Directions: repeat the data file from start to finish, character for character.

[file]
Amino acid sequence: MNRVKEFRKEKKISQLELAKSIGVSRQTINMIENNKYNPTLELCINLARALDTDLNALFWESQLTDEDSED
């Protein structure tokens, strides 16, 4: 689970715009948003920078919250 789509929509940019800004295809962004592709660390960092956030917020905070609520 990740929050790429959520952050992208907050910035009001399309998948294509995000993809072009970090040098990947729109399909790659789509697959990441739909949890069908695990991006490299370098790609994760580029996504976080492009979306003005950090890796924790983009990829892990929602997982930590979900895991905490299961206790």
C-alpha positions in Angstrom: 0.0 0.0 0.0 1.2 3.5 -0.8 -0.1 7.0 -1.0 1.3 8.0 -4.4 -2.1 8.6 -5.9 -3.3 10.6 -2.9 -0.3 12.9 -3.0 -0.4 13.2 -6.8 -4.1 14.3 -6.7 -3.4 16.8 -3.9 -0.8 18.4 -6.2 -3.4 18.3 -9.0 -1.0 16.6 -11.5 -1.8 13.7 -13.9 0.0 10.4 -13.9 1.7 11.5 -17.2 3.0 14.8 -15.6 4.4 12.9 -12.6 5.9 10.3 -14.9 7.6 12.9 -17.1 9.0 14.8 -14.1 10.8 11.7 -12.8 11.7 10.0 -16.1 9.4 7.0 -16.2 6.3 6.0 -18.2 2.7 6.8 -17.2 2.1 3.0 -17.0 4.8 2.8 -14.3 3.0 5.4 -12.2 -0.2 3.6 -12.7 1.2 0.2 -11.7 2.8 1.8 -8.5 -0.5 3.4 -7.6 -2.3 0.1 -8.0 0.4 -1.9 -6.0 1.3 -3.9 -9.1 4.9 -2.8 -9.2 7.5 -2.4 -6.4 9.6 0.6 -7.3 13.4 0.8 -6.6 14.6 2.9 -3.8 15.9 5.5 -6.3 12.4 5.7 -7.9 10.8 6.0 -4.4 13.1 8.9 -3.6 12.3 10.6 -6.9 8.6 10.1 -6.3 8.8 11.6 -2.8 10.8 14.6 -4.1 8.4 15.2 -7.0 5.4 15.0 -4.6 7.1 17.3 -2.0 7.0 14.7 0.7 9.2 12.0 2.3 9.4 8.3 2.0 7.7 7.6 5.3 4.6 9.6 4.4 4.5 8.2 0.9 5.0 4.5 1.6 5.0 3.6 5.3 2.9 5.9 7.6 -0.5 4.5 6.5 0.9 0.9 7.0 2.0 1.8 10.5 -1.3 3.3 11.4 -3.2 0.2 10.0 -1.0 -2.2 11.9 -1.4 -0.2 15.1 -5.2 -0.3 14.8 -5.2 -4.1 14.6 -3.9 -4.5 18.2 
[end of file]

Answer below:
Amino acid sequence: MNRVKEFRKEKKISQLELAKSIGVSRQTINMIENNKYNPTLELCINLARALDTDLNALFWESQLTDEDSED
């Protein structure tokens, strides 16, 4: 689970715009948003920078919250 789509929509940019800004295809962004592709660390960092956030917020905070609520 990740929050790429959520952050992208907050910035009001399309998948294509995000993809072009970090040098990947729109399909790659789509697959990441739909949890069908695990991006490299370098790609994760580029996504976080492009979306003005950090890796924790983009990829892990929602997982930590979900895991905490299961206790």
C-alpha positions in Angstrom: 0.0 0.0 0.0 1.2 3.5 -0.8 -0.1 7.0 -1.0 1.3 8.0 -4.4 -2.1 8.6 -5.9 -3.3 10.6 -2.9 -0.3 12.9 -3.0 -0.4 13.2 -6.8 -4.1 14.3 -6.7 -3.4 16.8 -3.9 -0.8 18.4 -6.2 -3.4 18.3 -9.0 -1.0 16.6 -11.5 -1.8 13.7 -13.9 0.0 10.4 -13.9 1.7 11.5 -17.2 3.0 14.8 -15.6 4.4 12.9 -12.6 5.9 10.3 -14.9 7.6 12.9 -17.1 9.0 14.8 -14.1 10.8 11.7 -12.8 11.7 10.0 -16.1 9.4 7.0 -16.2 6.3 6.0 -18.2 2.7 6.8 -17.2 2.1 3.0 -17.0 4.8 2.8 -14.3 3.0 5.4 -12.2 -0.2 3.6 -12.7 1.2 0.2 -11.7 2.8 1.8 -8.5 -0.5 3.4 -7.6 -2.3 0.1 -8.0 0.4 -1.9 -6.0 1.3 -3.9 -9.1 4.9 -2.8 -9.2 7.5 -2.4 -6.4 9.6 0.6 -7.3 13.4 0.8 -6.6 14.6 2.9 -3.8 15.9 5.5 -6.3 12.4 5.7 -7.9 10.8 6.0 -4.4 13.1 8.9 -3.6 12.3 10.6 -6.9 8.6 10.1 -6.3 8.8 11.6 -2.8 10.8 14.6 -4.1 8.4 15.2 -7.0 5.4 15.0 -4.6 7.1 17.3 -2.0 7.0 14.7 0.7 9.2 12.0 2.3 9.4 8.3 2.0 7.7 7.6 5.3 4.6 9.6 4.4 4.5 8.2 0.9 5.0 4.5 1.6 5.0 3.6 5.3 2.9 5.9 7.6 -0.5 4.5 6.5 0.9 0.9 7.0 2.0 1.8 10.5 -1.3 3.3 11.4 -3.2 0.2 10.0 -1.0 -2.2 11.9 -1.4 -0.2 15.1 -5.2 -0.3 14.8 -5.2 -4.1 14.6 -3.9 -4.5 18.2 